Hi, I’m Caitlin and I’m a third year chemistry student at the University of York! Being a chemist at York is an unique experience where we have two paths we can take, either the BSc route or the MChem route. I’m on the MChem route so here’s what a typical week is like for me …
A chemist does have a pretty hectic timetable. The time spent in labs can vary from week to week, ranging from 10-20 hours. Don’t be scared though that you won’t be able to do anything on the social front – you definitely can!
I’ll talk about the academic side of life first and then move onto all the activities I’ve had the chance to undertake during my time at York.
This term, my usual week consists of around 8-10 lectures, plus either a one hour tutorial or two hour workshop. Every three weeks we have two full lab days which are focussed around our chosen Mini Project. The majority of the lectures are focussed around core material which ranges from Asymmetric Synthesis, Supramolecular Chemistry to Electronic Properties of Metals as well as two or three lectures a week focussed on the optional module we had chosen.
I chose Analytical and Forensic Chemistry, which I find absolutely fascinating! The lecturer provides us with a handout at the beginning of each lecture course and I can fill in any gaps with the information provided. The lecturers are always happy to answer any questions so there’s no need to worry if you don’t understand a certain part of the course – their door is always open.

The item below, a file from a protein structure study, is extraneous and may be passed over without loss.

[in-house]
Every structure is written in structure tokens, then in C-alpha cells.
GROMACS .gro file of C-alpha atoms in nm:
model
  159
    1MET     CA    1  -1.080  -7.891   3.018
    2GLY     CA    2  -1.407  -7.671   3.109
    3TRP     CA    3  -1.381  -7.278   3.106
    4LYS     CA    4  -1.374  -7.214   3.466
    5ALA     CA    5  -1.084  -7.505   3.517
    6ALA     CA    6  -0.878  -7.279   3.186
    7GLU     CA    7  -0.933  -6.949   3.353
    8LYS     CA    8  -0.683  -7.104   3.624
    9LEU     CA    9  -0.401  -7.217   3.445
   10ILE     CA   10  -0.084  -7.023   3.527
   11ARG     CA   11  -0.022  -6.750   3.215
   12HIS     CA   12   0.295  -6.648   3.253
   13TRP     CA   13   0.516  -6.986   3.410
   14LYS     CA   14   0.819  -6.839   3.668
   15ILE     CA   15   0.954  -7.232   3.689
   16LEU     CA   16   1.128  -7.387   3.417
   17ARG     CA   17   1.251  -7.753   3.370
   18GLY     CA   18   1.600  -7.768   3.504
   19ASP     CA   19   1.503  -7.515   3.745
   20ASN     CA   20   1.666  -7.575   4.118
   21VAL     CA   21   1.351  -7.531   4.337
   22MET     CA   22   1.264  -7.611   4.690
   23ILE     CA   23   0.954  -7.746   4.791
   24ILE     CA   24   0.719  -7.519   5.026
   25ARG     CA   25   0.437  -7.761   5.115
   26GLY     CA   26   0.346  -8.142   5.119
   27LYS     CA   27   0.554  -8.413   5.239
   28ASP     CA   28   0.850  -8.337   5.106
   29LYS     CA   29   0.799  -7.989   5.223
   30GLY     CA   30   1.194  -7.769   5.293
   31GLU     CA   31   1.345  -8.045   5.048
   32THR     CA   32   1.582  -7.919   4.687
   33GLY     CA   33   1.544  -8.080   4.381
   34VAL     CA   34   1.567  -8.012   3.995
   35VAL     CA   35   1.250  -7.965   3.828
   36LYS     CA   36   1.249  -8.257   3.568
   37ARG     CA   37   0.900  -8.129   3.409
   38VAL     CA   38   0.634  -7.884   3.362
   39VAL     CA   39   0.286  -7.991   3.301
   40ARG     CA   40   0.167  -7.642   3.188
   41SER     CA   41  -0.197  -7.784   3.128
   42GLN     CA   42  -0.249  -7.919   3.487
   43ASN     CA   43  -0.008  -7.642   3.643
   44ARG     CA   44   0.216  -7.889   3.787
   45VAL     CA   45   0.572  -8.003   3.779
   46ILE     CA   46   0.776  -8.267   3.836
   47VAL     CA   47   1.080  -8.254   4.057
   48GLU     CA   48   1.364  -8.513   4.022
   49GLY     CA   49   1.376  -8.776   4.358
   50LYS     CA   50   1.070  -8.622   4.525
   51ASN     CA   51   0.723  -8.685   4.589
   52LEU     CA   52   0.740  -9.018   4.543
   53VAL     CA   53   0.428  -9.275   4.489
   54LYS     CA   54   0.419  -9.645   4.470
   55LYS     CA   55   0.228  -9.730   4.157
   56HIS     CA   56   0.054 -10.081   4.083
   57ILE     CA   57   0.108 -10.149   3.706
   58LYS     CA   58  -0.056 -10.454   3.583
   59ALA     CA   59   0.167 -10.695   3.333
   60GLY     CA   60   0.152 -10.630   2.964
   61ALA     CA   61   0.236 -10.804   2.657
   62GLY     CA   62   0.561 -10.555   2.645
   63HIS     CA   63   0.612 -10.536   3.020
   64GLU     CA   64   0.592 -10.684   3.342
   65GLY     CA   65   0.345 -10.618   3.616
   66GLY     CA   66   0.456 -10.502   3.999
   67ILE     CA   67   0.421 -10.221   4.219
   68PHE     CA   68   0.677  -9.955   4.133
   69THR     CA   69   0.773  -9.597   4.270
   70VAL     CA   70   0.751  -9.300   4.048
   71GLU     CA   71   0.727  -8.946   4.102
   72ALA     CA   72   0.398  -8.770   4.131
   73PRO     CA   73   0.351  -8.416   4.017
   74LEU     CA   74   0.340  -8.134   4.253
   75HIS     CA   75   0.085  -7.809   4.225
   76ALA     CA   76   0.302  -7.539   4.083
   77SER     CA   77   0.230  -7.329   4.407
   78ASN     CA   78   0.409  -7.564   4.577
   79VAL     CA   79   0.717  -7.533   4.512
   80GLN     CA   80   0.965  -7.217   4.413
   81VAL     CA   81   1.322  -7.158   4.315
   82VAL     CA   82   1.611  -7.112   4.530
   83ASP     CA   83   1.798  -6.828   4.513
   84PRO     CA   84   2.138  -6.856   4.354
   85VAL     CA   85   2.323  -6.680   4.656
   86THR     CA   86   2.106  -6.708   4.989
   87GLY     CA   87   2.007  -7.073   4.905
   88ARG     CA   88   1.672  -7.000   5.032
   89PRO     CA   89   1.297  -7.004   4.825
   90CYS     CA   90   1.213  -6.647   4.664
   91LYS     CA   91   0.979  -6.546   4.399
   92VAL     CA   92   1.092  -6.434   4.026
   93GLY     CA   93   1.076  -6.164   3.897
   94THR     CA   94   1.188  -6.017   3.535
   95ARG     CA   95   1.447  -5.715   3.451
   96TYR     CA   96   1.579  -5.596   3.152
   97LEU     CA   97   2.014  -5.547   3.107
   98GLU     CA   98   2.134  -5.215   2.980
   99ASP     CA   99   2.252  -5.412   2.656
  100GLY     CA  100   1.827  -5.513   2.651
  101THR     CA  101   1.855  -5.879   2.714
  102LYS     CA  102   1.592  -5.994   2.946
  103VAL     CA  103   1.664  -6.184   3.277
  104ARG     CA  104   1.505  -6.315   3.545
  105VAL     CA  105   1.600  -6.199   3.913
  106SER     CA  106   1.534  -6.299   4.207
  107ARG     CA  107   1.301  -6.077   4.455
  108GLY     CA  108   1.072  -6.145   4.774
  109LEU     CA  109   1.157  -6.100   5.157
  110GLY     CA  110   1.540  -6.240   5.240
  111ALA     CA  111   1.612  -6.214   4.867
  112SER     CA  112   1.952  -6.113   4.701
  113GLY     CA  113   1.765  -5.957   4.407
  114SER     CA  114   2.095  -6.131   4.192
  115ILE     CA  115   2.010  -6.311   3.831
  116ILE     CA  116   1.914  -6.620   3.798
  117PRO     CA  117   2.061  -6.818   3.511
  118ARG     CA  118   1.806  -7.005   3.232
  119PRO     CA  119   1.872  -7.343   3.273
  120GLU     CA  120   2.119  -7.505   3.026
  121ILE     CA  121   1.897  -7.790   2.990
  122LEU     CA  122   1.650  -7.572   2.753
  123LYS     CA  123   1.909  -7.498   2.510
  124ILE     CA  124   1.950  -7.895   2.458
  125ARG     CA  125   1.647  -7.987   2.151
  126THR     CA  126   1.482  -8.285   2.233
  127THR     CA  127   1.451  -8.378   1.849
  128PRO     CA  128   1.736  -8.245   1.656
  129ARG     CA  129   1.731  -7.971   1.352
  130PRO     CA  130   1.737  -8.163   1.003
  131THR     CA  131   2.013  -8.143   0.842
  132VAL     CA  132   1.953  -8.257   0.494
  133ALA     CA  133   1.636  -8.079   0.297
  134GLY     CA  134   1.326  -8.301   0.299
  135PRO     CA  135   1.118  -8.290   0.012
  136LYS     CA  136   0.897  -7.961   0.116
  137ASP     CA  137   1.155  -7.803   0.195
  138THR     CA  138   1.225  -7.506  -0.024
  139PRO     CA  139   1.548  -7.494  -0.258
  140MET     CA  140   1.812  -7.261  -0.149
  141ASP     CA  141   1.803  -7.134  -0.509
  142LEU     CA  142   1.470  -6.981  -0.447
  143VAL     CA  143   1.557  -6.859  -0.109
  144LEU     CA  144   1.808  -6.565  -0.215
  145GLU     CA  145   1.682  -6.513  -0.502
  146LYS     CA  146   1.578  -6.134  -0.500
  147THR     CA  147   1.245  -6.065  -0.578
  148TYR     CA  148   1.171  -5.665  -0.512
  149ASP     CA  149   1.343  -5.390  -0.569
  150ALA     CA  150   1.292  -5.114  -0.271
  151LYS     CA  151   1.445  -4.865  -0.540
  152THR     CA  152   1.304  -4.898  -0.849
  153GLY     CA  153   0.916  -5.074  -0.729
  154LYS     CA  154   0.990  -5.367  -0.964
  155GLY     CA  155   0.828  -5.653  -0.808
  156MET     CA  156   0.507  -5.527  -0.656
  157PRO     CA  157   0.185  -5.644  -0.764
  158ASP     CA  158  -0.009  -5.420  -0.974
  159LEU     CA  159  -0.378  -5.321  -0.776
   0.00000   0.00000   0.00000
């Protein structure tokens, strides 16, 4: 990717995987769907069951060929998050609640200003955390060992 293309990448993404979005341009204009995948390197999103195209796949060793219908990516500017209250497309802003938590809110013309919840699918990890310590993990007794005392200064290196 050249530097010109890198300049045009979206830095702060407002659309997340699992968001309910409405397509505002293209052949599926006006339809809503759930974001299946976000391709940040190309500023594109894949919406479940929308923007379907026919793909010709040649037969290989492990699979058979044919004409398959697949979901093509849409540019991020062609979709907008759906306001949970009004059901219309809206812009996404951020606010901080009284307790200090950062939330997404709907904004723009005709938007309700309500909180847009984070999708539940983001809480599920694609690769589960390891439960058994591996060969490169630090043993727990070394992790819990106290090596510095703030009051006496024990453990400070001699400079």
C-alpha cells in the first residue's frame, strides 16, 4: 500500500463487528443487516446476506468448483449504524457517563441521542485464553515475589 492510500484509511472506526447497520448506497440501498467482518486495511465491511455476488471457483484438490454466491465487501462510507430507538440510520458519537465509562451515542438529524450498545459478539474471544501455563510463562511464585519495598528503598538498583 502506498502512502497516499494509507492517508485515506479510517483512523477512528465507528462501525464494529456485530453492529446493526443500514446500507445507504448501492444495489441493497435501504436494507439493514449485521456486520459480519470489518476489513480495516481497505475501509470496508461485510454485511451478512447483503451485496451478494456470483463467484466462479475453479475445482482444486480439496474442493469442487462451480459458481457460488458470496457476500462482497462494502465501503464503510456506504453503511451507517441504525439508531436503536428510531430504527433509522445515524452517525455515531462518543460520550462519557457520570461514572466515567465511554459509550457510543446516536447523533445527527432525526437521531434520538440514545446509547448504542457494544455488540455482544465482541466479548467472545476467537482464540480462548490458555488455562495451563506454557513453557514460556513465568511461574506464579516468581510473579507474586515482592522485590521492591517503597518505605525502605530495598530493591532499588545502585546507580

Tutorials and workshops are smaller teaching groups which focus on a specific lecture course. One of the nice things about chemistry at York is that when we arrive, we are all sorted into chemistry colleges and our tutorial and workshop groups are based on these. Tutorials consist of four to five people. You complete a set of questions beforehand, which you then discuss within the tutorial. Workshops consist of everyone in your chemistry college where questions are given out which you then answer within the workshop.
To get the most out of these tutorials and workshops, independent study is a must and helps so much in the timetabled tutorials and workshops as the academic who leads them is there to answer any questions you may have about the specific topic which will aid your revision later on. I find that I rewatch the lectures on Lecture Capture as I can catch the little snippets of information that the lecturer says which I may have missed when I attended. I try and do all my work over the week as I like having my weekends free. I’m involved in college netball and, as I’m Welsh, the Six Nations Coverage is a must! I usually work in the Chemistry Library or outside Labs where I’m able to sit with my course mates so we can help each other out with questions and aspects of the lecture courses.
Another great thing about York is that we each have our own personal supervisor who we see at the start and the end of term to discuss our progress academically as well as make sure our accommodation is sorted for the upcoming year and how we are getting involved in sports and societies. My supervisor also provided me with a reference for my industrial placement applications. Being an MChem student in York is a bit different as we go into industry in our fourth year, which is also our Masters year. When I undertake my Year in Industry, instead of attending lectures I will complete an Open Learning Module where I have the freedom to learn and revise around my working week so it’s important that I use independent study wisely.